I have read a few articles in the last week that have bashed the switch to the Common Core State Standards (CCSS). The typical criticisms include that the CCSS are too much of a one-size-fits-all approach, that the CCSS put too much emphasis on high-stakes testing and that student readiness levels are inadequate. Here in Illinois, teachers are feeling the push towards a higher standard and the consequence of how student achievement is going to be measured against our own evaluations.
I am feeling the pressure as much as anyone. Special education students don’t make typical amounts of yearly progress as a rule. I am not a tenured faculty member anywhere. The stress of what all of this means has not been lost on me.
Knowing all of this, I am writing in defense of the Common Core.
I think that there are a host of reasons why the majority of students in my state are said to be below standards on the state achievement tests. I am concerned that when schools unabashedly adopted evidence and research-based curricula some years ago, they became factory-like.
Students were expected to learn because these curricula said that students were successful using them. From a special education point of view, the below-level components that are included as a fixed series with these types of boxed curricula are inadequate and do lend to an inclusion environment.
What all students really need is a creative teacher who is willing to try various methods to help them learn. They need to take time to learn things at their own pace. They need multi-modal and sensory-based education. My special education students need this, but as I work in an inclusion classroom, I can tell you: ALL kids need this.
This is what the CCCSS is bringing us. We have time to try new and different things because we are not on an express train through a curriculum manual. Instead, we can delve deeper into fewer topics. We can make sure that all students have achieved some competence or mastery in a topic before we have to move on. We can compose thematic units and supplement with interesting projects and current events. We can work in a cross-curricular space.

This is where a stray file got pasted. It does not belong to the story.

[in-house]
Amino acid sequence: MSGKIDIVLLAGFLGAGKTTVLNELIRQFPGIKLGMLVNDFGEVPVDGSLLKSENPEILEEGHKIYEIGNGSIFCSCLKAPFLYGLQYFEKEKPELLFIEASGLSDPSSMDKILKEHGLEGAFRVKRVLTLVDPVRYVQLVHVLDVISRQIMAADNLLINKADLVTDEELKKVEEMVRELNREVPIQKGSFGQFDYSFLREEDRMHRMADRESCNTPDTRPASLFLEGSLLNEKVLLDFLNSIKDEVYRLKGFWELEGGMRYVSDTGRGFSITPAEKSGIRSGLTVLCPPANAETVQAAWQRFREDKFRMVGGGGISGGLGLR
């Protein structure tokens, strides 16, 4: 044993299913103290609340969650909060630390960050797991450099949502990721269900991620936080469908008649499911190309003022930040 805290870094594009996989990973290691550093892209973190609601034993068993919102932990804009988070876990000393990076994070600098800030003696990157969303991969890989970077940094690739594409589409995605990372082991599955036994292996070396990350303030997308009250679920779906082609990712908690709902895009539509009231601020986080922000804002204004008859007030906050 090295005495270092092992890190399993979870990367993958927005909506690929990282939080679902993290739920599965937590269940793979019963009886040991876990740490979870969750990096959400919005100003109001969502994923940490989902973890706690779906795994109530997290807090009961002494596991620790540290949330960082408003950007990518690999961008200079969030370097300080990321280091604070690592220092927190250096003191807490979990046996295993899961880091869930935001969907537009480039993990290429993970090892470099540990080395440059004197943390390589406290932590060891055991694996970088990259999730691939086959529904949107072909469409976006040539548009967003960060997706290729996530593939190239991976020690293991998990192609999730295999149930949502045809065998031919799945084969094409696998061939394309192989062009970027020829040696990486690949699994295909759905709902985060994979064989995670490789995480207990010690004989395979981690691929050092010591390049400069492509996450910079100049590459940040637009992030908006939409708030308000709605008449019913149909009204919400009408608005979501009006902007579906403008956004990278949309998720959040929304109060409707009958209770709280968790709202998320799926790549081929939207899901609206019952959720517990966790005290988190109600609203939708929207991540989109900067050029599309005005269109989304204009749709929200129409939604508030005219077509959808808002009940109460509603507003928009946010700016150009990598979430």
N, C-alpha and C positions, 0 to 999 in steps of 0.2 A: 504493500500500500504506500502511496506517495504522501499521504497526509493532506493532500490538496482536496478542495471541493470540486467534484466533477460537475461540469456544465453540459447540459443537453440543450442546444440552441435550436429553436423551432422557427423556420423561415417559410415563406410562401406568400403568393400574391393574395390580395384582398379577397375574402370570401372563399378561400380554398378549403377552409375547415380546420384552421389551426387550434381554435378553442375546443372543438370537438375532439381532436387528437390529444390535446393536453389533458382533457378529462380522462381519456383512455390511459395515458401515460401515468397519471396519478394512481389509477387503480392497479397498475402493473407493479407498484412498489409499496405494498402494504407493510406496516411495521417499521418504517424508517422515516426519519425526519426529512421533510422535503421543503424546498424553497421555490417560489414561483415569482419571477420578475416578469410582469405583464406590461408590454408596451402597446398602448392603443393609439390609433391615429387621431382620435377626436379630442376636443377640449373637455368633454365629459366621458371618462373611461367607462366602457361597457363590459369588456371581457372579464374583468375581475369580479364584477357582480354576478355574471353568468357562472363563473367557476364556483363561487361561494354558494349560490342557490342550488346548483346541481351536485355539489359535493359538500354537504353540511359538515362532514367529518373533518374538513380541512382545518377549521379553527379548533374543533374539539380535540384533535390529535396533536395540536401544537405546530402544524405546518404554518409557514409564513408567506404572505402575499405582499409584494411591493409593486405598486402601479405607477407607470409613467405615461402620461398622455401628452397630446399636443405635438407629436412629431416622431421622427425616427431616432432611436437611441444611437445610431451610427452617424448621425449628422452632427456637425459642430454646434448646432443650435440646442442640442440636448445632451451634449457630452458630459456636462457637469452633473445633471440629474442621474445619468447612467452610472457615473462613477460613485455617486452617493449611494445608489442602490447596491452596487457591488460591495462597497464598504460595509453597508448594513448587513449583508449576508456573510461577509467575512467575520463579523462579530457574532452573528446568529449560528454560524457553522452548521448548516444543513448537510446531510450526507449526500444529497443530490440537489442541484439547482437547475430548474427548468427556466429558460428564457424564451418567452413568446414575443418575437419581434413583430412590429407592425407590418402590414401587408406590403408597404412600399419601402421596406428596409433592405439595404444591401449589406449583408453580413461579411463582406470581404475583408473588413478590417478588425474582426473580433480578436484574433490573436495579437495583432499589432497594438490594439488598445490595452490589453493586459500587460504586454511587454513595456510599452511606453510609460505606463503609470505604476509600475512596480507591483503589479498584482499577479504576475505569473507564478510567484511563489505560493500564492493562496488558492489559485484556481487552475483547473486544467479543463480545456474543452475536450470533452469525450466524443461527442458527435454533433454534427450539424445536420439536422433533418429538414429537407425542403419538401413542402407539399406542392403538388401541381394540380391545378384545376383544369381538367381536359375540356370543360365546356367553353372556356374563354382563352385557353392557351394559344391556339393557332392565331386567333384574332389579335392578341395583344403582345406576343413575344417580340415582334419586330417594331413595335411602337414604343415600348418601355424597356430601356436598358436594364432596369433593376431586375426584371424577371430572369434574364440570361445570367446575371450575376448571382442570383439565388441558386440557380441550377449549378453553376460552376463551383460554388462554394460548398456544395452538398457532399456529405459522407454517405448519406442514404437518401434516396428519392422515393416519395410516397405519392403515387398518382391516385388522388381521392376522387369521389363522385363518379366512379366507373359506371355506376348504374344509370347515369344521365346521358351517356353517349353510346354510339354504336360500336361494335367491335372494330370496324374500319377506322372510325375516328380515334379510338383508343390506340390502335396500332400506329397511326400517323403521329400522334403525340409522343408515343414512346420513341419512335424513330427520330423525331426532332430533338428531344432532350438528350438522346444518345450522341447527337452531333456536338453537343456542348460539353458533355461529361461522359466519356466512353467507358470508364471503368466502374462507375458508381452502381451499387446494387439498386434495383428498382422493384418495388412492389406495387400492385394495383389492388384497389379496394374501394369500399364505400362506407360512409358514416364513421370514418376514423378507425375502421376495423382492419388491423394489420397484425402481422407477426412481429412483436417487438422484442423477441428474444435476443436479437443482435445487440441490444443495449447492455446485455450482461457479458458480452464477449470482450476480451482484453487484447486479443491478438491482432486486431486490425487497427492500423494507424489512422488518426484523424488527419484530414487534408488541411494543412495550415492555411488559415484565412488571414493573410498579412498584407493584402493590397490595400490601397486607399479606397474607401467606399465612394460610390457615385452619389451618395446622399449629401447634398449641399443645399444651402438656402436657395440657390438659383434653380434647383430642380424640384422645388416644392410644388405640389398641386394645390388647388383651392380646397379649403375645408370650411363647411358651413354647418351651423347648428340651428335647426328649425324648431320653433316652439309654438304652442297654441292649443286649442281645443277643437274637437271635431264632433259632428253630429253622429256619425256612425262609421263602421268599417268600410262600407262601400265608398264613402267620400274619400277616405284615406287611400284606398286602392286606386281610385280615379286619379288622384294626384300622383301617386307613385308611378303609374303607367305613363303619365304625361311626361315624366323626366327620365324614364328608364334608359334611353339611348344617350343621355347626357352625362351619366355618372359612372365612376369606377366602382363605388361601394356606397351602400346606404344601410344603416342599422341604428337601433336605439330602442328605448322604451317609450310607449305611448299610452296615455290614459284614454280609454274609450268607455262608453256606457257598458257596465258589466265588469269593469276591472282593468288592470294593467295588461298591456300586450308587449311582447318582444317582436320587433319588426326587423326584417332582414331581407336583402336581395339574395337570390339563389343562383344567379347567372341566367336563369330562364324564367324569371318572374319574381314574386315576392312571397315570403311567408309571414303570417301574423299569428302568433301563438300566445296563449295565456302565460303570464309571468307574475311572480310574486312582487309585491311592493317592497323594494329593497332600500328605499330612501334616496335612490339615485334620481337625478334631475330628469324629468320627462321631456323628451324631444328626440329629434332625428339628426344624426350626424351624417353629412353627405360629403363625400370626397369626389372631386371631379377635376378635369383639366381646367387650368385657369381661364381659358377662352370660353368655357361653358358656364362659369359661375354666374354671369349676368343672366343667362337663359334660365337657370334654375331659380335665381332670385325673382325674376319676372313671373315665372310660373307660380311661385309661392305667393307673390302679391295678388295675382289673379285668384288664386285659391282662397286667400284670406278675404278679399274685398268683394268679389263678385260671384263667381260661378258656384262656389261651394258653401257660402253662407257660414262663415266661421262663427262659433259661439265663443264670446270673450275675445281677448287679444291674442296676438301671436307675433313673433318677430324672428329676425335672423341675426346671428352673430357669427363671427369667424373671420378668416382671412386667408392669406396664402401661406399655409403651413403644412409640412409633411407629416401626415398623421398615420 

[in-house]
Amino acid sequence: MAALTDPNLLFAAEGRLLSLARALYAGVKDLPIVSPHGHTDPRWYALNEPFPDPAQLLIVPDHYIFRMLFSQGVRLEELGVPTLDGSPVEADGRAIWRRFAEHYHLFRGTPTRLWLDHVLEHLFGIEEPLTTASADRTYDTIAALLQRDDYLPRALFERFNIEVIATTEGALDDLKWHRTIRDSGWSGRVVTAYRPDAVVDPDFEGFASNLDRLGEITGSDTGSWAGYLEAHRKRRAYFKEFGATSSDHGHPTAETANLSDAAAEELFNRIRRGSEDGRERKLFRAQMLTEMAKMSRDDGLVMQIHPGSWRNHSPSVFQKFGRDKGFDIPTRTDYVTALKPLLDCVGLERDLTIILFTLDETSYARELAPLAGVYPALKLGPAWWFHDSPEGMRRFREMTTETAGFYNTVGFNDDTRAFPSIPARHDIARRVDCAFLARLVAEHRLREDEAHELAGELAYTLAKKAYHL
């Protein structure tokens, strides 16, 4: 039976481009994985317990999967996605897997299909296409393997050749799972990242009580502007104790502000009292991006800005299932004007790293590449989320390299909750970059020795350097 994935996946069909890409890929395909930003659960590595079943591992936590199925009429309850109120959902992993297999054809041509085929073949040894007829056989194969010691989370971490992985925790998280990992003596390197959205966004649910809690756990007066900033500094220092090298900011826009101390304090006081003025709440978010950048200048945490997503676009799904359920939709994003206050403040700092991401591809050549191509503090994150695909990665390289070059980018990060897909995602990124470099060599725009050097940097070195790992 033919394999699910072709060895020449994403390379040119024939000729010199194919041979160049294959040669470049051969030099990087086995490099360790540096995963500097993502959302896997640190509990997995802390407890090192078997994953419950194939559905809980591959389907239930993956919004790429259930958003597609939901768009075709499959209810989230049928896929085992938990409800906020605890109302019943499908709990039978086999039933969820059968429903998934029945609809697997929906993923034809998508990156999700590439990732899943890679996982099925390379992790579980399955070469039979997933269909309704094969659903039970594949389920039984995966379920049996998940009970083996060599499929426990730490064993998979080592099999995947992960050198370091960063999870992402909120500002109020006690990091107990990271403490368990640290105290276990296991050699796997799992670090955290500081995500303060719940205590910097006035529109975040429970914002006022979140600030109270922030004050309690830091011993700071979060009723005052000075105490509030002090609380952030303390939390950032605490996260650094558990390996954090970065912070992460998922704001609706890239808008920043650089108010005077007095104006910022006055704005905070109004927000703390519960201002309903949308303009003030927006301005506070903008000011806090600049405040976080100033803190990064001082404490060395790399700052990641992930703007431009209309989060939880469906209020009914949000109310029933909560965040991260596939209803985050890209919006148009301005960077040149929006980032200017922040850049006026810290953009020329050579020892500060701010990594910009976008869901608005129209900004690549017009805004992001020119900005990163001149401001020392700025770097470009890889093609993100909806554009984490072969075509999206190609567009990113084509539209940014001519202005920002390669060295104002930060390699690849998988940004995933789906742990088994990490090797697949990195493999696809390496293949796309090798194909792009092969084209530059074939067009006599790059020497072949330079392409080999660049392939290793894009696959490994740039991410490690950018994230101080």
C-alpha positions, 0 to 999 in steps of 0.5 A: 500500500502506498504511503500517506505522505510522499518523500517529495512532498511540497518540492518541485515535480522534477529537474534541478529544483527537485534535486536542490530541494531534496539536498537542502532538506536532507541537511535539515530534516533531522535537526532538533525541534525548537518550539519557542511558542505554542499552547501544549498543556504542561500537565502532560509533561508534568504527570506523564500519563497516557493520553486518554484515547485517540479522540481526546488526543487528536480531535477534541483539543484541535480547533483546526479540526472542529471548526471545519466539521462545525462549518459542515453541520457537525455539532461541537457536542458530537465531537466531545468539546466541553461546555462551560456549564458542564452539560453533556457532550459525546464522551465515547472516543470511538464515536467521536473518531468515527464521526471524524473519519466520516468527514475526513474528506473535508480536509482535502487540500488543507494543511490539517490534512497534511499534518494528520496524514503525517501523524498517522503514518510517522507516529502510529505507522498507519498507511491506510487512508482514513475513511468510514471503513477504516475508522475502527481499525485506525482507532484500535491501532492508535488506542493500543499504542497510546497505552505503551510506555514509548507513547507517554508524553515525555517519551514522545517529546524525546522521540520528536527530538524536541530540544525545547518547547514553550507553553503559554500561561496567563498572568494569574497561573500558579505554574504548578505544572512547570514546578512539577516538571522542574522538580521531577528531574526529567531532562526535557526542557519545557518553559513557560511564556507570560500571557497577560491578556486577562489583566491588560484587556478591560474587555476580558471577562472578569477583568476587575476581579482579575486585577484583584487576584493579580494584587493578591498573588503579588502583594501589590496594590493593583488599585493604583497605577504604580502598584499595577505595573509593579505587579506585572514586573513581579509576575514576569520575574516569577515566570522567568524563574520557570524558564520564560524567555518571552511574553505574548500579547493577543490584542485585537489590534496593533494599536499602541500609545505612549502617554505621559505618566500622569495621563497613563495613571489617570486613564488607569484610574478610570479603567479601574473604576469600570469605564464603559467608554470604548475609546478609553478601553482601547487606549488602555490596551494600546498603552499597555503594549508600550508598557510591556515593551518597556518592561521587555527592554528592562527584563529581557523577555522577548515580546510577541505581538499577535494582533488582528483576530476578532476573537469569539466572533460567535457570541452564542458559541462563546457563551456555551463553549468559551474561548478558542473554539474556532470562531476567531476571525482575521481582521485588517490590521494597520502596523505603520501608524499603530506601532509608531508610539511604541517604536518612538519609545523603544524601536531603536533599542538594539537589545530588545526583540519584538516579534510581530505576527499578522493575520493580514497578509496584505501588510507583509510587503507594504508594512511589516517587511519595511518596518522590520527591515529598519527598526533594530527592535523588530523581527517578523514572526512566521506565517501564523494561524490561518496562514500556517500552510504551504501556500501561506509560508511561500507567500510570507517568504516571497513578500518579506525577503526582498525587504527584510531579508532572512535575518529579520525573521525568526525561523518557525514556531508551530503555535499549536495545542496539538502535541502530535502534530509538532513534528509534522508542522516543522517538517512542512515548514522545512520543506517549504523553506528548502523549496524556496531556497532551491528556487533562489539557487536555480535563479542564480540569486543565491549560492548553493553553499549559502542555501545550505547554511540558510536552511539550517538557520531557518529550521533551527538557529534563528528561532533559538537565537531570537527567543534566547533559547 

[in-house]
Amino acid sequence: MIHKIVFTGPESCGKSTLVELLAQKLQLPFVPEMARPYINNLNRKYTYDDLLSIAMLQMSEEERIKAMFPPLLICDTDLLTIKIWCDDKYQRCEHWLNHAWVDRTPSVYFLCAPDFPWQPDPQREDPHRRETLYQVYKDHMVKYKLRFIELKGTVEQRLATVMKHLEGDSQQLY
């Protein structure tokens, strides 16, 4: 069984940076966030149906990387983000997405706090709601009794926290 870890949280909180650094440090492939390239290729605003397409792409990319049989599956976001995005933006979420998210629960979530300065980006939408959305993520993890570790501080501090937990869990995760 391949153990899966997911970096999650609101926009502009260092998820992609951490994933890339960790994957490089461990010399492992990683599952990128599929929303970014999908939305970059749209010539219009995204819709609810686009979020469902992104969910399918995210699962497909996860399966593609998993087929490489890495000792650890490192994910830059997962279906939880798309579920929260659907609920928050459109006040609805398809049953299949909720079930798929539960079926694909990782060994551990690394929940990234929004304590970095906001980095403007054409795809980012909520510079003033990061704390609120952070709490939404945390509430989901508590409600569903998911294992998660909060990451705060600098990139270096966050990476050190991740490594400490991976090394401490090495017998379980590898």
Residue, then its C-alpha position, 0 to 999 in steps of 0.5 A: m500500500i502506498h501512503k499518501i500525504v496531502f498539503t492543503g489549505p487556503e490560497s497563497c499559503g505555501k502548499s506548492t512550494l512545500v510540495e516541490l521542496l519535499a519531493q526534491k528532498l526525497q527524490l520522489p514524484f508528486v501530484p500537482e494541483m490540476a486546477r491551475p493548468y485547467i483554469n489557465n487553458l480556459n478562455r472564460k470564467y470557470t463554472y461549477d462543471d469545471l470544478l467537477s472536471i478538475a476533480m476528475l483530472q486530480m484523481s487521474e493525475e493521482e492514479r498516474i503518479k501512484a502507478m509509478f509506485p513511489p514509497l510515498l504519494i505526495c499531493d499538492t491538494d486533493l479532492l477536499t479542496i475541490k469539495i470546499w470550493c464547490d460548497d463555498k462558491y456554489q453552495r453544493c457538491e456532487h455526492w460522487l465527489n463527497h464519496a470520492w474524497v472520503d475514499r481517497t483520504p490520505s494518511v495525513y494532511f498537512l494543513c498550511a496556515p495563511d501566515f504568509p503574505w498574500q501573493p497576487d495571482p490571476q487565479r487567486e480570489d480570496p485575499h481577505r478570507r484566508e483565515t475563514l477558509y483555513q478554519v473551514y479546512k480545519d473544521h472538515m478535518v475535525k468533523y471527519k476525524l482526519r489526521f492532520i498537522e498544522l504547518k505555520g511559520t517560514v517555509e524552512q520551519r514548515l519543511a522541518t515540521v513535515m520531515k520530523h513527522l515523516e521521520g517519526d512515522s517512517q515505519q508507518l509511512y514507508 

Nothing I have said here is news to a good teacher. In so many ways, the Common Core is nothing new. It supports good teaching. It gives good teachers the chance to do what they do best. It is my hope that more good teachers realize that the Common Core may just be a gift to all of us.
Embracing the Common Core has made me feel like an empowered teacher who is not afraid to be unconventional and to try something new. Right now, that something new is technology.
As promised in an earlier blog, I would like to share a project that my co-teacher, my class and I completed today. We have started reading a new story from our basal textbook. It provides highlighted vocabulary words, but instead of doing a worksheet, we tried something a little more interactive. The kids created interactive vocabulary posters-turned-cinema!
They were excited, engaged and working collaboratively to create polished work that they are looking forward to sharing with their peers in the other fourth-grade classrooms. This is what the Common Core is teaching us in Room 15 — that we can work as a team on our journey to being active and effective learners.